Brushing aside the “optics” of the last-minute action, state lawmakers voted Monday to triple the daily allowance they now get. The move by the House Appropriations Committee came after Rep. Noel Campbell, R-Prescott, urged colleagues to make the vote on the politically risky move bipartisan and unanimous.Read More »
Saying voters are purposely being misled, organizers of the #InvestInEd initiative asked a judge on Friday to force lawmakers to recraft the description of the measure that will go to voters.Read More »
The resignation of U.S. Rep. Trent Franks has set off a flurry of political activity as Republicans clamor to gauge if they stand a chance of winning a seat in the staunchly conservative 8th Congressional District.Read More »
Precinct committeemen, the party faithful who show up at legislative district meetings and encourage people to vote, occasionally get a chance to have an even more influential role in state politics.Read More »
Only 24 Arizona legislators managed to both attend work on all of the days they were expected during the 122-day session, and push a button each time there was a vote. Two of those perfect record-holders were Speaker of the House J.D. Mesnard, R-Chandler, and Senate President Steve Yarbrough, R-Chandler.Read More »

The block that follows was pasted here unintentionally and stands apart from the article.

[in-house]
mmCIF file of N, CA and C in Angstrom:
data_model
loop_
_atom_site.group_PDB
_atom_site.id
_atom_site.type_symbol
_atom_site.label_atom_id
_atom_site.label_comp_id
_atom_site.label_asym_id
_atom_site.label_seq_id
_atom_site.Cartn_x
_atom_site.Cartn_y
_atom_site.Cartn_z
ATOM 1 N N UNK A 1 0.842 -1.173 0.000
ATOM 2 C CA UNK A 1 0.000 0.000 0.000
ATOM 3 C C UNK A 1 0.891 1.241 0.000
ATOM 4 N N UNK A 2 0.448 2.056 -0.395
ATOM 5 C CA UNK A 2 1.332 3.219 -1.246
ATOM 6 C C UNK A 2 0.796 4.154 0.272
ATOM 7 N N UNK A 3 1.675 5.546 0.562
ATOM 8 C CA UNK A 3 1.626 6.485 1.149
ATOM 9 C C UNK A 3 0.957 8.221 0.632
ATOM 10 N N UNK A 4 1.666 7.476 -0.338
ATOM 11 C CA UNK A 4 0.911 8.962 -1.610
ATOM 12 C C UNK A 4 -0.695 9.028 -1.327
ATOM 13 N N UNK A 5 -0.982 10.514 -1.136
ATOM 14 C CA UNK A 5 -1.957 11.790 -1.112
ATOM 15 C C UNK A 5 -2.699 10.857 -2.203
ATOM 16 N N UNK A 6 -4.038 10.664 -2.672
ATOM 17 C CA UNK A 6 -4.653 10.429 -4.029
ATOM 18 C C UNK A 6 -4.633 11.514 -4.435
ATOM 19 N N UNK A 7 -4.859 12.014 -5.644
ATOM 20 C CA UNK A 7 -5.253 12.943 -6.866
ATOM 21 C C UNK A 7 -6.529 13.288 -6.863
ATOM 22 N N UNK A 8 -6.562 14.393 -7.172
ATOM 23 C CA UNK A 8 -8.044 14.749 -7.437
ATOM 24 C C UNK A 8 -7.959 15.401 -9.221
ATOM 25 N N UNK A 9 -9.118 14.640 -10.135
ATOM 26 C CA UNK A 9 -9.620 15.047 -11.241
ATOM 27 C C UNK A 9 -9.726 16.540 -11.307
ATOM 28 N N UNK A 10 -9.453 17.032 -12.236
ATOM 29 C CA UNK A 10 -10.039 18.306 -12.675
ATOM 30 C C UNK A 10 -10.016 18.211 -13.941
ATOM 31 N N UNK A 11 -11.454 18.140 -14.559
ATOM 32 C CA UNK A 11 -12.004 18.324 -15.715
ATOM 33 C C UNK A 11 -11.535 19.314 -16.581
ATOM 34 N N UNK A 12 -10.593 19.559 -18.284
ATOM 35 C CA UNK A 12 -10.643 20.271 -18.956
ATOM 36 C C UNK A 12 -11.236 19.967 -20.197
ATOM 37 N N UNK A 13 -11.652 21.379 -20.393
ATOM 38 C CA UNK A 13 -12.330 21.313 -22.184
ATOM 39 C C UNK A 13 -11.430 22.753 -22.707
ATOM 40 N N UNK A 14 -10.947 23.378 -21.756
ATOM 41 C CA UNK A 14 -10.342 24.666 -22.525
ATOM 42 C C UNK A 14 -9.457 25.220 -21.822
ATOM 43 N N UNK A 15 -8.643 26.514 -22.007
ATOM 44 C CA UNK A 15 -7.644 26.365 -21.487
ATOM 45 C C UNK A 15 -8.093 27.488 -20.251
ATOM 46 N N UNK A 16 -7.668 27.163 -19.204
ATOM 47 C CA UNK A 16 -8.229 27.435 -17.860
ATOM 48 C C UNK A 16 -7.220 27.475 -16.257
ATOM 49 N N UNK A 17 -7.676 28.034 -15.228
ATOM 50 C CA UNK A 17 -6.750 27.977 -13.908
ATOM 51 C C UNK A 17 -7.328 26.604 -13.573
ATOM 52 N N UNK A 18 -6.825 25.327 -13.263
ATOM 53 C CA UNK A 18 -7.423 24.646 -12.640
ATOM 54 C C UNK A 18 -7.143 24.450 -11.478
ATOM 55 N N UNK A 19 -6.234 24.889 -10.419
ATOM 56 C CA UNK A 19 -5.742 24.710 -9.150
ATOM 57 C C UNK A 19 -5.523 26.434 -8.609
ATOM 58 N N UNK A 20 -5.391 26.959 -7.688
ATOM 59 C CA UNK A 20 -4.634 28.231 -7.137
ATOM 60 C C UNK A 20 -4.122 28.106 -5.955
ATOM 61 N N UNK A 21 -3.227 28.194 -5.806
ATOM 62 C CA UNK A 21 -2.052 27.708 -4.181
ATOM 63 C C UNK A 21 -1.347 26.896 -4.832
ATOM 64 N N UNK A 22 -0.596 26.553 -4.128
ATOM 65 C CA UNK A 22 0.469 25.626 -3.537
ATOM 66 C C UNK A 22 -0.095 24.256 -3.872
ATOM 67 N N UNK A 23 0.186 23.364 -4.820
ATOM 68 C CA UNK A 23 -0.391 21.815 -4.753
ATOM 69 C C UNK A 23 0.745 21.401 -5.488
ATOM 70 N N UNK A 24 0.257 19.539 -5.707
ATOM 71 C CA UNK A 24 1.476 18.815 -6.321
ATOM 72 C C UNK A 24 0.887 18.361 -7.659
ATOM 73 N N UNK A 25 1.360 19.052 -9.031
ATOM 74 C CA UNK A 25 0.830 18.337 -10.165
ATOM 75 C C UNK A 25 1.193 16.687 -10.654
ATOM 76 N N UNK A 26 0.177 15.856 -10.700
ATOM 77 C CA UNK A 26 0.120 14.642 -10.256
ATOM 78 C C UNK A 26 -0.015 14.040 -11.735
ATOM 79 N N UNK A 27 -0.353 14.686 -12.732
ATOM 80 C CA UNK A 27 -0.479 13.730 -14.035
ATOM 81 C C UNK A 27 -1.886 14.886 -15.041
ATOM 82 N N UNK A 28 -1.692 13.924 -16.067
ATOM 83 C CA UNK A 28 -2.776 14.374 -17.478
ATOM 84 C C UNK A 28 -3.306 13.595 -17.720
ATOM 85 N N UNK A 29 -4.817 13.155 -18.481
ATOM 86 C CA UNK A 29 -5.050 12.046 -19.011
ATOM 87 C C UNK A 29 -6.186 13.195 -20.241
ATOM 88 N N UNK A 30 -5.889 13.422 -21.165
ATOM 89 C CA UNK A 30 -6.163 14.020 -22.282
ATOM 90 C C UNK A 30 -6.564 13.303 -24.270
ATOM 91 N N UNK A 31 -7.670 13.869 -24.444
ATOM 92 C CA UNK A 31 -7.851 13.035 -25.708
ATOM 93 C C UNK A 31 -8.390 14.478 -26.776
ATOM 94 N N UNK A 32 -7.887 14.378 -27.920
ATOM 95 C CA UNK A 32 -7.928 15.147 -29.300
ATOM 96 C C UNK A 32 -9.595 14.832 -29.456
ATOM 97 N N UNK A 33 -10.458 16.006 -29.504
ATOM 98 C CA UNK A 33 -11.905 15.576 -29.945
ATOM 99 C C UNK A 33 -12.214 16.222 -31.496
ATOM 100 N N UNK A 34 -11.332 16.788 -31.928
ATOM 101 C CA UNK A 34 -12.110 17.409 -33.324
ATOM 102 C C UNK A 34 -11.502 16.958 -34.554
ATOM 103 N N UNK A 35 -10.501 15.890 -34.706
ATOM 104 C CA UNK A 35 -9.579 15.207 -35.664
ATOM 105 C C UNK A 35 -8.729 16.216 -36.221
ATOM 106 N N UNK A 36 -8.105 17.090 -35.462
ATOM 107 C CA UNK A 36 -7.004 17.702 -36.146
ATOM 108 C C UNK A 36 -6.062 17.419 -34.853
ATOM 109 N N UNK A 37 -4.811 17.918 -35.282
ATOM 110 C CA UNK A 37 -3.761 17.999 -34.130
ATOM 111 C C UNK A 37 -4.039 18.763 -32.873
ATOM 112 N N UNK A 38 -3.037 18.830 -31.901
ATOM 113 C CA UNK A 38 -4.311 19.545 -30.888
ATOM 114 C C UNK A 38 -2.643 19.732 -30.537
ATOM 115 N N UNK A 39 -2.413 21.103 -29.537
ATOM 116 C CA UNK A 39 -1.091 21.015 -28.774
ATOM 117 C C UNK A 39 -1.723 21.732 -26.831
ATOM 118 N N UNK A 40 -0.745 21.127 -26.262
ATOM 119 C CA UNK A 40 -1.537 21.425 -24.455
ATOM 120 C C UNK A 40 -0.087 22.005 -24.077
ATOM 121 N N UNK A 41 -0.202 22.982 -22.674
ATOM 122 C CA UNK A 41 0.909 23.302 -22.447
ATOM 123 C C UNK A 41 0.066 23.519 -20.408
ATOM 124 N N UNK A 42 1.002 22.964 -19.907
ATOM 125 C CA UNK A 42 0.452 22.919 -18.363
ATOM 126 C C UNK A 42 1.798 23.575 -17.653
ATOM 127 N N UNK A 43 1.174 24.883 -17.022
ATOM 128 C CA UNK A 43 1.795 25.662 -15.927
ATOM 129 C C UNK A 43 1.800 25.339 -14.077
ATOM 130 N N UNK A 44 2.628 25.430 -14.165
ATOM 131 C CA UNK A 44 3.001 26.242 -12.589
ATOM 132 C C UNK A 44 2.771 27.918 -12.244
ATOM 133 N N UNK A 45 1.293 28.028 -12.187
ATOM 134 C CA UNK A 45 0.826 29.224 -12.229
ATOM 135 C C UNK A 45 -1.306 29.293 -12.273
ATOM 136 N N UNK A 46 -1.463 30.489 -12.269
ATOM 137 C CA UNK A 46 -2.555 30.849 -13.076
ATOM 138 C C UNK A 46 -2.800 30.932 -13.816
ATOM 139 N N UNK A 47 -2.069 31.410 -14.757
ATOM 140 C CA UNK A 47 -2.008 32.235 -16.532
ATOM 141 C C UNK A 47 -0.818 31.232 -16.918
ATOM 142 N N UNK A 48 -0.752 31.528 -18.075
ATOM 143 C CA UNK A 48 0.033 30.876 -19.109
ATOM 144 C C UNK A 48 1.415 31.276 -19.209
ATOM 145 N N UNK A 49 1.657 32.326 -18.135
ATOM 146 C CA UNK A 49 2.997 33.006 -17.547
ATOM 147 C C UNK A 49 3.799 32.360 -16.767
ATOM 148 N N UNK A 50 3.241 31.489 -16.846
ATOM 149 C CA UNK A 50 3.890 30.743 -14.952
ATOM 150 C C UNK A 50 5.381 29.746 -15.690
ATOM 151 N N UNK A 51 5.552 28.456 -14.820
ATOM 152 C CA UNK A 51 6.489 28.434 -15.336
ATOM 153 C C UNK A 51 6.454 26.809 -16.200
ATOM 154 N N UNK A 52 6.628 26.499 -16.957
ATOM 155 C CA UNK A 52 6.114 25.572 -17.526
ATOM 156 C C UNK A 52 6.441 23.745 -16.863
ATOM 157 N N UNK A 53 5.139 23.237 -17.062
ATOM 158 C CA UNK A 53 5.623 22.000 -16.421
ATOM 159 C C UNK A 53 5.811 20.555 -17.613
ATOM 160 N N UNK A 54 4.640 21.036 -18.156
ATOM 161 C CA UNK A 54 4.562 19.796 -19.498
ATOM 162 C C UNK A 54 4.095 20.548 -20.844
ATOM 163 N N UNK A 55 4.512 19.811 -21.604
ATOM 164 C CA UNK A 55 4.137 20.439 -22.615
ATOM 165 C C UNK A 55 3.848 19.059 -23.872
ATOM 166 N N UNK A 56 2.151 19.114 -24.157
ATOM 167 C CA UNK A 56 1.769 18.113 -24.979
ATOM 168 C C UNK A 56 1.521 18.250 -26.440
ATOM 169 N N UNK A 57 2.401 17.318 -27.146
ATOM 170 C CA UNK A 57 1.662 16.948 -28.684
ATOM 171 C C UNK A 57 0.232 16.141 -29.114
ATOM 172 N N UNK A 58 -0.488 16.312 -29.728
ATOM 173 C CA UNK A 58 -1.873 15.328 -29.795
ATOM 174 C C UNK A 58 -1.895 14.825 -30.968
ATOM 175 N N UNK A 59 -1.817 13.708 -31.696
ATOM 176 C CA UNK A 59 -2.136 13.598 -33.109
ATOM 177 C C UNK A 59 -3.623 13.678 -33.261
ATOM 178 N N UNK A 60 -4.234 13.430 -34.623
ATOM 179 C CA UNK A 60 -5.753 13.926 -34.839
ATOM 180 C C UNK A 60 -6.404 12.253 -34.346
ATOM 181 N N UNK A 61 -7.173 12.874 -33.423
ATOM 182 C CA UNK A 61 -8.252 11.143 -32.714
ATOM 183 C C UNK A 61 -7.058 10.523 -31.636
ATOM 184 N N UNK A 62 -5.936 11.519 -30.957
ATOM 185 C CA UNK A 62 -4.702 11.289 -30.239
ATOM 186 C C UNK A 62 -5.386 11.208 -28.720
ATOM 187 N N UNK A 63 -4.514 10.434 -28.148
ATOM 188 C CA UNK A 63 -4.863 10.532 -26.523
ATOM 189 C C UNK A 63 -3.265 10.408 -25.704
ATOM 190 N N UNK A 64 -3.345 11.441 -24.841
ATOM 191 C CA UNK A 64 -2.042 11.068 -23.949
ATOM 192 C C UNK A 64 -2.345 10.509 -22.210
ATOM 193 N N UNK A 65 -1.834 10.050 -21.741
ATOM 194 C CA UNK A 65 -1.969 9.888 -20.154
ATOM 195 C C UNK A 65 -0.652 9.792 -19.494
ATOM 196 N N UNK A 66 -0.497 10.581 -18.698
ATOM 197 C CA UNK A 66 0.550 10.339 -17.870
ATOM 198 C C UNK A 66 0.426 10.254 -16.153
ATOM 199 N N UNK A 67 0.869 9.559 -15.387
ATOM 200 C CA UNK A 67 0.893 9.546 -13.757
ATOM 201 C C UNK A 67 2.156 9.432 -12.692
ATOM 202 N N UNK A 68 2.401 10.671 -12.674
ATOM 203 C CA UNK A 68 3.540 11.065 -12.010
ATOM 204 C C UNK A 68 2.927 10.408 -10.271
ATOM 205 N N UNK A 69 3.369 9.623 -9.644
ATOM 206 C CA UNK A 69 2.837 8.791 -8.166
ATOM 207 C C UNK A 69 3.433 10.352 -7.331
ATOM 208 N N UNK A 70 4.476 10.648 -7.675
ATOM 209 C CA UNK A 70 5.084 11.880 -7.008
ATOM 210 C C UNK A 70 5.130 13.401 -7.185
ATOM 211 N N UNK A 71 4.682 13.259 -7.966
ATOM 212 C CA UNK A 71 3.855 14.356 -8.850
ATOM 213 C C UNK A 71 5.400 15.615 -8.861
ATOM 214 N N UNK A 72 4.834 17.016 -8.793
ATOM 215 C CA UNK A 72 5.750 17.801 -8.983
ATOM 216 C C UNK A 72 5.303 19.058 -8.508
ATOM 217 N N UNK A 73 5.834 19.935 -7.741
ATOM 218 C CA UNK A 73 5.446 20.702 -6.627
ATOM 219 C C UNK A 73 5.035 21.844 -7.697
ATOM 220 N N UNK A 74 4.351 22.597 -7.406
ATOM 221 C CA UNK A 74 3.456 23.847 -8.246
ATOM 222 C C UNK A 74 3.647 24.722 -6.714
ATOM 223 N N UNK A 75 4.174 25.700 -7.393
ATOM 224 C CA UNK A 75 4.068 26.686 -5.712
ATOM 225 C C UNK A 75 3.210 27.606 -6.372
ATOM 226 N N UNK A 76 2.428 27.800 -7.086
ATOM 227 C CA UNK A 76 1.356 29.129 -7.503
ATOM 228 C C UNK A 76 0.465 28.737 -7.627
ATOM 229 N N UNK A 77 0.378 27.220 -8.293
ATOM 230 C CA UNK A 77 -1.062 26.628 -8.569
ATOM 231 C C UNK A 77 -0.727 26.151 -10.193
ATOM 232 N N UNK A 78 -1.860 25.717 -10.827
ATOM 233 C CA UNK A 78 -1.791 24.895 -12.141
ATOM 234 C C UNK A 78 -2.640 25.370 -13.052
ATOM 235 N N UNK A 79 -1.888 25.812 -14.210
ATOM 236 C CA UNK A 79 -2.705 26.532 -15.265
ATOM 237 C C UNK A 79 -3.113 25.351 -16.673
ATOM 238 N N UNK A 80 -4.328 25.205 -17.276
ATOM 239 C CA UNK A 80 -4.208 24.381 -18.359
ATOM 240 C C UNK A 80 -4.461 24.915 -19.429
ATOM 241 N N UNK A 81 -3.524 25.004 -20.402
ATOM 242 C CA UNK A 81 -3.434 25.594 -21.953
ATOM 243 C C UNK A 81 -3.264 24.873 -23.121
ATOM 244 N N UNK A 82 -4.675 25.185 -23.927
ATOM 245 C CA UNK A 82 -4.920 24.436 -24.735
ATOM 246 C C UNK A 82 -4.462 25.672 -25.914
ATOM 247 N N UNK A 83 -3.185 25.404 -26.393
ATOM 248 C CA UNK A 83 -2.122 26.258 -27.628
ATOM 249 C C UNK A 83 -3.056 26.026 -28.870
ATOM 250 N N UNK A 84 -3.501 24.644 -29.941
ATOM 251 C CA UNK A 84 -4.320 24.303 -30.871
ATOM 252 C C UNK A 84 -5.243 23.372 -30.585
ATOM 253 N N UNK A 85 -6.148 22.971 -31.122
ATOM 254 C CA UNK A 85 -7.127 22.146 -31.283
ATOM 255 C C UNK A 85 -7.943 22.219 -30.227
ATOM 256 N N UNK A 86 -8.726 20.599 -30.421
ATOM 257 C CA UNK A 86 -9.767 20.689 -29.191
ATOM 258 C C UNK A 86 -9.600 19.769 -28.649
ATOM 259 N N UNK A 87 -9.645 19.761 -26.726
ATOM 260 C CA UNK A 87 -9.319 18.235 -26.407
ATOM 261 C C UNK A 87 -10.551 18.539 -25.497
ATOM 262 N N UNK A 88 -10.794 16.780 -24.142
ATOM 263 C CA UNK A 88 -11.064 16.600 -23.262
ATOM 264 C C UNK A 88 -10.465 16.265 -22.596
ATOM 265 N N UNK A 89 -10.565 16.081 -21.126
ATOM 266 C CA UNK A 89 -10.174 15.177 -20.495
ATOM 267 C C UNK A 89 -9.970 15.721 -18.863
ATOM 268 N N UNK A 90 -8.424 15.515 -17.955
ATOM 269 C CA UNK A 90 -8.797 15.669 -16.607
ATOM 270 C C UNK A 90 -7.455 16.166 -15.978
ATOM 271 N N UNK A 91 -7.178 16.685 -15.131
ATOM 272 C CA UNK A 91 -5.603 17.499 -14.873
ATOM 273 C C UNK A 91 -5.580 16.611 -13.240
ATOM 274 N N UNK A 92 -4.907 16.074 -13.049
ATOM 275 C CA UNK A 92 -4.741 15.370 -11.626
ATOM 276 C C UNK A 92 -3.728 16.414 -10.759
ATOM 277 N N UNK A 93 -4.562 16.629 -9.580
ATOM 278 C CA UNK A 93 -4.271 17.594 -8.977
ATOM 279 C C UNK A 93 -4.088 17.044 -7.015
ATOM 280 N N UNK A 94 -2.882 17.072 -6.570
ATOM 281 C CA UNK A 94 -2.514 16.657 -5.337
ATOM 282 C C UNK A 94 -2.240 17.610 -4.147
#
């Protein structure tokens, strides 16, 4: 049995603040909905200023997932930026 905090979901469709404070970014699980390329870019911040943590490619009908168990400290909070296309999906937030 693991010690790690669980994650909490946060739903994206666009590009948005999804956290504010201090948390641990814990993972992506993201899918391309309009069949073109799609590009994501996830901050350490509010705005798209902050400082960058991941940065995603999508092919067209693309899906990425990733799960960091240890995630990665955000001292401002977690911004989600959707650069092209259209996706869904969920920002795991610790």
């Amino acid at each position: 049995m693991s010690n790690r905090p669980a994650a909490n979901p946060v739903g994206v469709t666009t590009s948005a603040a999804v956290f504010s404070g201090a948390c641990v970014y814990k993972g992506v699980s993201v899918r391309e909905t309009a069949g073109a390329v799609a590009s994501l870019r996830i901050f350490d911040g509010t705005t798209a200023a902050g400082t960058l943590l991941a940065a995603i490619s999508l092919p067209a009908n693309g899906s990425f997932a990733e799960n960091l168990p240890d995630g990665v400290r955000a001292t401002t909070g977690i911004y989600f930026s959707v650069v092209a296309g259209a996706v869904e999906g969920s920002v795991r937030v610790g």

More than a century after Arizona’s voters gave themselves a Constitution and the right to write laws, legislators still can’t quite accept the fact that they have competition.Read More »
Gov. Doug Ducey used his political action committee to contribute $84,500 to Republican candidates in this year’s primary, writing most of those checks to the GOP’s incumbent lawmakers.Read More »
Gov. Doug Ducey has finished acting on all the bills lawmakers sent him this year – and the legislative batting averages have been tallied.Read More »
The Grand Canyon State received an overall score of 64 – a D grade – in a new State Integrity Investigation, a data-driven assessment of government accountability and transparency in all 50 states by the Center for Public Integrity and Global Integrity. Despite the low grade, Arizona ranked 22nd among all the states.Read More »
Shope eyes smaller districts for state representatives
Rep. T.J. Shope wants to cut Arizona’s massive House of Representatives districts in half.
The first-term lawmaker hasn’t completed his plans yet, but is strongly leaning toward a proposal that would split the House districts in half. Rather than have each legislative district elect two House members at large, Shope’s plan would create two separate House districts that would be contained within each Senate district.